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September 20, 2018

88 percent of the $800-plus smartphones sold last quarter were iPhones

by John_A

It’s no secret that there are far more Android phones out there than iPhones, but it turns out that could have a little more to do with price ranges than previously thought. Why? Well, Apple globally sold a whopping 43 percent of all phones priced $400 or above in the second quarter of 2018. In other words, 43 percent of the people who can afford an iPhone are buying one — which is far more than the 20.45 percent market share that iOS holds overall.

The report comes from Counterpoint Research, which notes that on top of shipping 43 percent of phones above $400, Apple also swept up a massive 62 percent of the profits generated from smartphone sales in the second quarter of 2018. That’s way ahead of the likes of Samsung, which made 17 percent of the profits, as well as Huawei, with 8 percent, Oppo, with 5 percent, and Vivo, with 4 percent.

Perhaps most interesting are the so-called “premium” sales, which are defined as sales of smartphones that cost over $400. As mentioned, Apple held 43 percent of premium sales, beating out Samsung, which came in with 24 percent, and Oppo, which offered 10 percent. In the $400 to $600 range, Apple and Oppo were tied at 22 percent of sales, and in the $600 to $800 range Apple beat out Samsung with 44 percent of sales.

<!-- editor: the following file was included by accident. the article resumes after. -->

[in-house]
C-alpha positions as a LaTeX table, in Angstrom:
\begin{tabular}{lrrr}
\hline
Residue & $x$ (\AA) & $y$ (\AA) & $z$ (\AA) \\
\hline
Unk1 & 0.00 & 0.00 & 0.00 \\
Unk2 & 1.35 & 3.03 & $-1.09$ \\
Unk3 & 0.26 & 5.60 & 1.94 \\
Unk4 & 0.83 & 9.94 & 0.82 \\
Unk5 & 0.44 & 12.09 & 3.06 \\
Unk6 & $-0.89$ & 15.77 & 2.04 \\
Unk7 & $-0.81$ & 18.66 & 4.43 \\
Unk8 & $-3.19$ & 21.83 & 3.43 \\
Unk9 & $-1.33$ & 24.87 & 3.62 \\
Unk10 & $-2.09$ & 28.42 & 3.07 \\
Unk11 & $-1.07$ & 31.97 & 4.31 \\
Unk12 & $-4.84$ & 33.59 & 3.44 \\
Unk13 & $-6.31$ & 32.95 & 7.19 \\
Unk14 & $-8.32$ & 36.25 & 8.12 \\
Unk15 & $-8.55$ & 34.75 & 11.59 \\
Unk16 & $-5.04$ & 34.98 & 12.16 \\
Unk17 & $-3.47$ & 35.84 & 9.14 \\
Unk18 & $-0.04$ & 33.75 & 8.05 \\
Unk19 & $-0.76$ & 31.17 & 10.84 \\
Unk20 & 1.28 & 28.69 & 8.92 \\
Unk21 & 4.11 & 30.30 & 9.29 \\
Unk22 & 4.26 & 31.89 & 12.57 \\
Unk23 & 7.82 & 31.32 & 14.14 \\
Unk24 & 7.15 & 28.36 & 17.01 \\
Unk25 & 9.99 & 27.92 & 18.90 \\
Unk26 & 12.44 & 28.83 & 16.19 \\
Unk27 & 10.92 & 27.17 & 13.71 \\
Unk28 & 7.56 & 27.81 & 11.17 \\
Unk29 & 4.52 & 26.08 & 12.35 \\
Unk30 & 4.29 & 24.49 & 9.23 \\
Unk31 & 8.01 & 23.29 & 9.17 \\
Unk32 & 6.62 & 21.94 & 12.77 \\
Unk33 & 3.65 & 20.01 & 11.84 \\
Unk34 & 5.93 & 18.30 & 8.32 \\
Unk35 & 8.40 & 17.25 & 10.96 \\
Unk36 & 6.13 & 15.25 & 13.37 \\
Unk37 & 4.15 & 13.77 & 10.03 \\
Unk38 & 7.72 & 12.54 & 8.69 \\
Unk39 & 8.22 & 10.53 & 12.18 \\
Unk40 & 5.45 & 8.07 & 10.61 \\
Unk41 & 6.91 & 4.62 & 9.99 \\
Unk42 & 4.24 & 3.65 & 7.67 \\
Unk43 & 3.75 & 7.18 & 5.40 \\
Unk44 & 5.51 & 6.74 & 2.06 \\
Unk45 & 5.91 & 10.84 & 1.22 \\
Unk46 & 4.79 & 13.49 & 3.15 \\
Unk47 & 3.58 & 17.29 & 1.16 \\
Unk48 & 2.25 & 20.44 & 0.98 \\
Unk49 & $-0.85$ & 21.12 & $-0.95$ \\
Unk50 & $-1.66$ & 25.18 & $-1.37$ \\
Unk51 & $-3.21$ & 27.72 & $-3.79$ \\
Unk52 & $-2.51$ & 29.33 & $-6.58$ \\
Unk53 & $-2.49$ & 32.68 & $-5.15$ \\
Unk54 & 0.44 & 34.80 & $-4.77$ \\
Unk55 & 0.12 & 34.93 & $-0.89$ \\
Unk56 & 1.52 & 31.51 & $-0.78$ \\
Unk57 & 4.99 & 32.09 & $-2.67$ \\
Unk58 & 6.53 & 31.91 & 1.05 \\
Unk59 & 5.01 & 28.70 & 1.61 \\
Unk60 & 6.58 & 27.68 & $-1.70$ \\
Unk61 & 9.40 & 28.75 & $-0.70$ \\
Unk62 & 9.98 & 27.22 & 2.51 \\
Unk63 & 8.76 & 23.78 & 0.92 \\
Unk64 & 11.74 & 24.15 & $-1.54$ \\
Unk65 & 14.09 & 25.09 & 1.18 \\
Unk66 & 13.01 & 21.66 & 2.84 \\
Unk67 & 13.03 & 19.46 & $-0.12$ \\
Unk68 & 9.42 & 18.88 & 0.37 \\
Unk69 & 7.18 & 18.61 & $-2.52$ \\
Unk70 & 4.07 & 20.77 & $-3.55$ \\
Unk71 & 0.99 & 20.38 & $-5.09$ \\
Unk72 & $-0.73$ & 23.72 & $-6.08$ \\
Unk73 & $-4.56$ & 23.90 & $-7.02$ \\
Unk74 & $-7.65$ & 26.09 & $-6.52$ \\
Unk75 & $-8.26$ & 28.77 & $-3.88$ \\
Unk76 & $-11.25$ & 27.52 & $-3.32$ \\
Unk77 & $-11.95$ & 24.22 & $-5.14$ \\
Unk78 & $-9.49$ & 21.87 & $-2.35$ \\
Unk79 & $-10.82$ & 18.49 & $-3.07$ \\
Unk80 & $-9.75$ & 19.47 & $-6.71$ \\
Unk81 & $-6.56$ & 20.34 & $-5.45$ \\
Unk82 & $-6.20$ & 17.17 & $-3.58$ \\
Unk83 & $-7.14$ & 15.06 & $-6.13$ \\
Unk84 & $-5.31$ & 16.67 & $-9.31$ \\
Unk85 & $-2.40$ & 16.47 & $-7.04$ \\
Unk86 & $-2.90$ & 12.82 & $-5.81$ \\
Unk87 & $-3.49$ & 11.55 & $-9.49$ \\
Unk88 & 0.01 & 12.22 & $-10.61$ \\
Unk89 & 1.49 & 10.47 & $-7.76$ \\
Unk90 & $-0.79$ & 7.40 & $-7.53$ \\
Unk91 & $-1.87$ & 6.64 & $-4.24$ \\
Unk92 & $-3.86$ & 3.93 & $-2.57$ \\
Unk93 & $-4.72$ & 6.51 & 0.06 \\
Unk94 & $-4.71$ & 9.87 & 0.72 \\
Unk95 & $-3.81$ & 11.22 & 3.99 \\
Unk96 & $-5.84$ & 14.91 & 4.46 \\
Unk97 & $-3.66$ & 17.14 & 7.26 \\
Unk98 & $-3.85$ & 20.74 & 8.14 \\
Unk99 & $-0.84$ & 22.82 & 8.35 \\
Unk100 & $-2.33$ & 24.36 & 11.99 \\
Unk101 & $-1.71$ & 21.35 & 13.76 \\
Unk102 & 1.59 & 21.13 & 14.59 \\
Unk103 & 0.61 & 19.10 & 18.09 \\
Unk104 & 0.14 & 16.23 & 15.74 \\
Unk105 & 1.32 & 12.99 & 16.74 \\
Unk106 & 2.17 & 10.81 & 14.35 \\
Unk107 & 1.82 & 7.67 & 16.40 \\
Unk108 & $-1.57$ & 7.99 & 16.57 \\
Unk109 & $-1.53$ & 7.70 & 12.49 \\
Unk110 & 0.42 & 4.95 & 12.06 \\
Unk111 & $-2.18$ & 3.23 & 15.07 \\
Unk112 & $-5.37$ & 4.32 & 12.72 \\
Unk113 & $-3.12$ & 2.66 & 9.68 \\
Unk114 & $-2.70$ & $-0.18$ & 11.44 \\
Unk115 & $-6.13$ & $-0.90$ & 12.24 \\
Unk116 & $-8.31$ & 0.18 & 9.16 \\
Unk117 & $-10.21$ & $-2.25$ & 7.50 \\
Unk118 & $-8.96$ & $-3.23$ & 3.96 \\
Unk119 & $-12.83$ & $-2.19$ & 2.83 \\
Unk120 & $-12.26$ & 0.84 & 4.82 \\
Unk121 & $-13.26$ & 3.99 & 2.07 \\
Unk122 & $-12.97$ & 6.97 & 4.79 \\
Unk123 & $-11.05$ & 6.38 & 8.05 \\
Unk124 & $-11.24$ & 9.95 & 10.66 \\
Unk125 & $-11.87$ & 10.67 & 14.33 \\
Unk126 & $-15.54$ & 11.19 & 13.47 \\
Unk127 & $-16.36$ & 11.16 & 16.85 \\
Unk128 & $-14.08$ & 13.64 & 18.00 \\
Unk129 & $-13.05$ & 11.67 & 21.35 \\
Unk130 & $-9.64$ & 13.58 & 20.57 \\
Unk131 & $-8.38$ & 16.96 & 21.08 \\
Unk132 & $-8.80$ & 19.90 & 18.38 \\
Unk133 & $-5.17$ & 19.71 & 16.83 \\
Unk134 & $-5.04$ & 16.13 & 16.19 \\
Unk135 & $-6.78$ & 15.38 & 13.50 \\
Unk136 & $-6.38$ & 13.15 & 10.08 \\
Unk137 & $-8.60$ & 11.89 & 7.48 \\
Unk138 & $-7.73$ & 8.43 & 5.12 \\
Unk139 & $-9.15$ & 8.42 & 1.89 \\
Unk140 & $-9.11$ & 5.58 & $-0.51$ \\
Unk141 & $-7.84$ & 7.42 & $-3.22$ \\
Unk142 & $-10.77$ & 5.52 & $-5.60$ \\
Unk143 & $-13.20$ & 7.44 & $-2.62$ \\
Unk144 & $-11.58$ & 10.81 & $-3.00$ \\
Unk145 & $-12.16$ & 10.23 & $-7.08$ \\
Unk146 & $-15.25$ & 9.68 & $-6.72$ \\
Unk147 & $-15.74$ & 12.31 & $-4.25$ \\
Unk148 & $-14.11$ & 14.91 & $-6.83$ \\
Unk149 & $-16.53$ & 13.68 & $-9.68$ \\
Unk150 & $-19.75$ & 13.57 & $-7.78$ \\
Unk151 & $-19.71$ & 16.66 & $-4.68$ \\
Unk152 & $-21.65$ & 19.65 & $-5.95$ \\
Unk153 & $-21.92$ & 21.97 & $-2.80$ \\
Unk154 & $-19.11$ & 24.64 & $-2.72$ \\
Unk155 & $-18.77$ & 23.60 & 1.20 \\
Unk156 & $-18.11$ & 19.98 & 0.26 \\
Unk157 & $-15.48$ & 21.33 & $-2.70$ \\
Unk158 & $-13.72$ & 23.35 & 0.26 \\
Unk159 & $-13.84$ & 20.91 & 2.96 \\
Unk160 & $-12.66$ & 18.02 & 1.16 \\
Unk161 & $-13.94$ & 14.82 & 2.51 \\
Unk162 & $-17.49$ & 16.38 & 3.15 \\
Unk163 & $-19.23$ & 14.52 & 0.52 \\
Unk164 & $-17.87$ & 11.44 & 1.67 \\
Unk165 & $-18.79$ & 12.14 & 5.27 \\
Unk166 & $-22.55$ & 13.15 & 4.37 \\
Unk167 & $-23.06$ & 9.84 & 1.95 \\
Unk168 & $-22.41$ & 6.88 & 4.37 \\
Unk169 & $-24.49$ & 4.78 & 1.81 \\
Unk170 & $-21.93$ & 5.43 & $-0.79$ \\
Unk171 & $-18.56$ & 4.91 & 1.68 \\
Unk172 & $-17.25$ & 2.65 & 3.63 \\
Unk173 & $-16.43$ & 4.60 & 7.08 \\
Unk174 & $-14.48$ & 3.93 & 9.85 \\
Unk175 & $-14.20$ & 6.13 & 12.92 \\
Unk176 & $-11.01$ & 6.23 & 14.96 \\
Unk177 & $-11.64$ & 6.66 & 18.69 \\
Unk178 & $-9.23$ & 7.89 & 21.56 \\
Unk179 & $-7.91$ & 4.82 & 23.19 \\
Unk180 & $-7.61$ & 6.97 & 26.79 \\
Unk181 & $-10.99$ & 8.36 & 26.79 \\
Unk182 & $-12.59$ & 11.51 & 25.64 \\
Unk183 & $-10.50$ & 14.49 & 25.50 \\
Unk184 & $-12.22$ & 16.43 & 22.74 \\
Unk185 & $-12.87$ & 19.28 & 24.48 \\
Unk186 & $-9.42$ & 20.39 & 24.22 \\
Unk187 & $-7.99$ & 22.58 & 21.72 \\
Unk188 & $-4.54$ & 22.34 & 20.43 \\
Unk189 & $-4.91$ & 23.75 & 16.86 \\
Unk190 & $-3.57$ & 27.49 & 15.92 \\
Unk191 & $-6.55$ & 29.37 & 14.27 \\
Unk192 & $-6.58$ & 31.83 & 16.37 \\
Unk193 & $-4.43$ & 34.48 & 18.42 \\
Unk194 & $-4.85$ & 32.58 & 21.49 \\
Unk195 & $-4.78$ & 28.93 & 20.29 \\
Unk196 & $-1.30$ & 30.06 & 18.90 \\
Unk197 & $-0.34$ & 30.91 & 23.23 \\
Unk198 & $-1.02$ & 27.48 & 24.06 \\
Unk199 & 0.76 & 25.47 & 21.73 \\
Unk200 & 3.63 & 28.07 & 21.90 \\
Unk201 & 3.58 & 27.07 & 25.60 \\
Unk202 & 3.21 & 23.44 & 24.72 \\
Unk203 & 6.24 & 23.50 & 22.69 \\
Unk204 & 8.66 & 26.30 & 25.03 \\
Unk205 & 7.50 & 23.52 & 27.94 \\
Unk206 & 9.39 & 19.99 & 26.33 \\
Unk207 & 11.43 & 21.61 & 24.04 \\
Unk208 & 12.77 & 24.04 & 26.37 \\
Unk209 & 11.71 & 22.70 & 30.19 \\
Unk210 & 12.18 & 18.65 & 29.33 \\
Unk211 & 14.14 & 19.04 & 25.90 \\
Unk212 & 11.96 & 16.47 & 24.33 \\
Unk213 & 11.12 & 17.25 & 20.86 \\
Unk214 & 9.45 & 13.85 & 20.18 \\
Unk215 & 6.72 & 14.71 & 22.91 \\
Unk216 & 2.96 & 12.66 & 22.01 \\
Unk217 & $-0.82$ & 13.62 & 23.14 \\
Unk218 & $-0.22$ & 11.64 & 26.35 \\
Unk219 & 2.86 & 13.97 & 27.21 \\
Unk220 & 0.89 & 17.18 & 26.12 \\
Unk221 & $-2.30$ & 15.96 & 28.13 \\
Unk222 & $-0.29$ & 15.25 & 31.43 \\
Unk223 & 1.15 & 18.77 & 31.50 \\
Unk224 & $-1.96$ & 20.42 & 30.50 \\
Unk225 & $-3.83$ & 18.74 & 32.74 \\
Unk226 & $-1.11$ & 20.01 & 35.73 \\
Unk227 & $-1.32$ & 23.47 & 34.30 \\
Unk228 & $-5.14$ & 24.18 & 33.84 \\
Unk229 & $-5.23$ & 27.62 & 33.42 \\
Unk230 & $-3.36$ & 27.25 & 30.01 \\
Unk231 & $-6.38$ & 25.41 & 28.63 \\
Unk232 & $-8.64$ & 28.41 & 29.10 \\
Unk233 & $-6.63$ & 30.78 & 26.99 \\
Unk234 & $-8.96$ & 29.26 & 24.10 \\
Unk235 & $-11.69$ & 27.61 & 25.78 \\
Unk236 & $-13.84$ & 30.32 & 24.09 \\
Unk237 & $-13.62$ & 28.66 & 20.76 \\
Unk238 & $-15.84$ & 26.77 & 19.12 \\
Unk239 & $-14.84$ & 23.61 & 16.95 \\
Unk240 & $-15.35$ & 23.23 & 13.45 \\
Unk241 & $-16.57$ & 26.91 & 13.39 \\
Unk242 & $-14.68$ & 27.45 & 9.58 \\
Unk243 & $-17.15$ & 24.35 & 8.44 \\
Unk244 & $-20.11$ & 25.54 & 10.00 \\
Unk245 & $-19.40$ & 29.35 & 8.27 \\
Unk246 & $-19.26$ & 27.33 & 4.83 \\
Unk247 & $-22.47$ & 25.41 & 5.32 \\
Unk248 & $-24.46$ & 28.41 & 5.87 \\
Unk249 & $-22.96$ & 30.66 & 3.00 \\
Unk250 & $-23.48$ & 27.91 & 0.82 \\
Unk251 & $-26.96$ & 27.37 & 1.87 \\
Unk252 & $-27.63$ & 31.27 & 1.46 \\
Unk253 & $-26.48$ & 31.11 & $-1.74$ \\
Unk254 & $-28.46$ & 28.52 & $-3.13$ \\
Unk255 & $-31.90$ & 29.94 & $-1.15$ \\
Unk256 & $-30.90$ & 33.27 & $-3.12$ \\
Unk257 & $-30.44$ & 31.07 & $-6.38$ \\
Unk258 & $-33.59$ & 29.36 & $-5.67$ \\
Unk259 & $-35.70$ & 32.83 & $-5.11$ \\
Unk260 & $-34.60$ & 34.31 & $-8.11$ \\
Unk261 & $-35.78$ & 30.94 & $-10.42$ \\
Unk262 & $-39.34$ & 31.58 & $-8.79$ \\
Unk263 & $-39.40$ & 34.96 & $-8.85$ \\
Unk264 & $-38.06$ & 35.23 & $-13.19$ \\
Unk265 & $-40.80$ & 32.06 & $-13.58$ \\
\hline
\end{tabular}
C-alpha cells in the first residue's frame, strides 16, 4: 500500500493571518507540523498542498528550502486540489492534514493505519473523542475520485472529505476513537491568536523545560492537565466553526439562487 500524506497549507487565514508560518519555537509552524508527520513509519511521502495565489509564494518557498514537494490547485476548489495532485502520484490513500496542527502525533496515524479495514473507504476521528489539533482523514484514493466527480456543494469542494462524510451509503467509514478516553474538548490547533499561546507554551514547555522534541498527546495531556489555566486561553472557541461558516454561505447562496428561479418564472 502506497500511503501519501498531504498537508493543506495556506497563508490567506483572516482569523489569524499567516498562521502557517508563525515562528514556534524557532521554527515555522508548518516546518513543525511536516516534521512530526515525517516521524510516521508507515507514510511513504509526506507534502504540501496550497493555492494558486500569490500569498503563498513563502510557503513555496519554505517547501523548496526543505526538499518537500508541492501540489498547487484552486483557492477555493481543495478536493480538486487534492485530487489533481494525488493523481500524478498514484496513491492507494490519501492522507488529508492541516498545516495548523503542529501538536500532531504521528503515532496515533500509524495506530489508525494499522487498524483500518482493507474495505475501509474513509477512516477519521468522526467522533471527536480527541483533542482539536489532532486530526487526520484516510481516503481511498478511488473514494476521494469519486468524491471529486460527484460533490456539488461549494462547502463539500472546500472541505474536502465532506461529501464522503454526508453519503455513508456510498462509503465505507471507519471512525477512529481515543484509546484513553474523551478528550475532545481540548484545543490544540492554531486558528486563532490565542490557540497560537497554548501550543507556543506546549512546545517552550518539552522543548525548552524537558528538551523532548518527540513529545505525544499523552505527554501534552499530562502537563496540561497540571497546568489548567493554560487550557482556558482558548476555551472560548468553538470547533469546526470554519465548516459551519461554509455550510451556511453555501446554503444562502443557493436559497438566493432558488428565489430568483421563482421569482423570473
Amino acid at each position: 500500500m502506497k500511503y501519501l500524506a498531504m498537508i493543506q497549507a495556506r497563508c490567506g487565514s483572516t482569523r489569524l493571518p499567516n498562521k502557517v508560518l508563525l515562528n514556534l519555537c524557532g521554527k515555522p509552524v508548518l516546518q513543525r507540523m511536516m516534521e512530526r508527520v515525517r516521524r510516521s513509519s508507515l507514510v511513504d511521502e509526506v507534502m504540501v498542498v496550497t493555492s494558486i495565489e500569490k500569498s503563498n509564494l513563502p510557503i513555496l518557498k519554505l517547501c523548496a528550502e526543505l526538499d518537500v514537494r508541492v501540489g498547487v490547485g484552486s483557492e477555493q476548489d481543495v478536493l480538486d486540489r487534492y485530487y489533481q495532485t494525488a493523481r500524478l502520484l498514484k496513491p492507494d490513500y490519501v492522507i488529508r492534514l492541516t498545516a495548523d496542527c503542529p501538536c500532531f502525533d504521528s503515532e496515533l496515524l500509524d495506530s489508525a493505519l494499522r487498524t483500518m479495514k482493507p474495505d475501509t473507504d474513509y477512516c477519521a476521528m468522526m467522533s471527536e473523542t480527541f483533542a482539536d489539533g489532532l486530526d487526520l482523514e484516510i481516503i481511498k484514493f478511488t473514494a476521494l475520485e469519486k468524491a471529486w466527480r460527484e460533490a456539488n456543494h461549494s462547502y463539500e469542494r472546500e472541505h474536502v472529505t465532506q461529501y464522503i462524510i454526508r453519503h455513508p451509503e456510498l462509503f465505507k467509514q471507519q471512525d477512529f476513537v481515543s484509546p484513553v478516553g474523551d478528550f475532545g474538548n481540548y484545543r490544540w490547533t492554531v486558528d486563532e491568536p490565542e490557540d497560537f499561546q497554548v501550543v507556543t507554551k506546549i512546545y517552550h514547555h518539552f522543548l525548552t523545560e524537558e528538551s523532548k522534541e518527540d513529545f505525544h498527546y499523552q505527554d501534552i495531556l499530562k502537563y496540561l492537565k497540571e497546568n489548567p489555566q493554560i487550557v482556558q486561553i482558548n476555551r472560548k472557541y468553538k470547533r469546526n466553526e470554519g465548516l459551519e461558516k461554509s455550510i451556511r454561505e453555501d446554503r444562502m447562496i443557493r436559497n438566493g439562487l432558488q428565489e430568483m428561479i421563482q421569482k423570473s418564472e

Apple shot ahead in the $800-plus range, selling a whopping 88 percent of phones.

According to Counterpoint, Samsung lagged a little more than expected in the second quarter of 2018. In particular, the company’s share in the $600 to $800 range was on the decline with fewer than expected sales of the Samsung Galaxy S9.

Of course, in general Samsung sells far more smartphones than Apple, but this latest report highlights the fact that those numbers are mostly focused in the sub-$400 range.

The news becomes even more interesting for Apple when we consider the fact that the second quarter of 2018 may well have been its worst quarter of the year. This was the quarter right before it launched a slew of new iPhones — so many customers would have been holding out to see what Apple released at its September 12 event.

So despite the fact that Apple only releases new phones once per year, it still commands a large percentage of the profits — and it’s unlikely that will slow in the near future.

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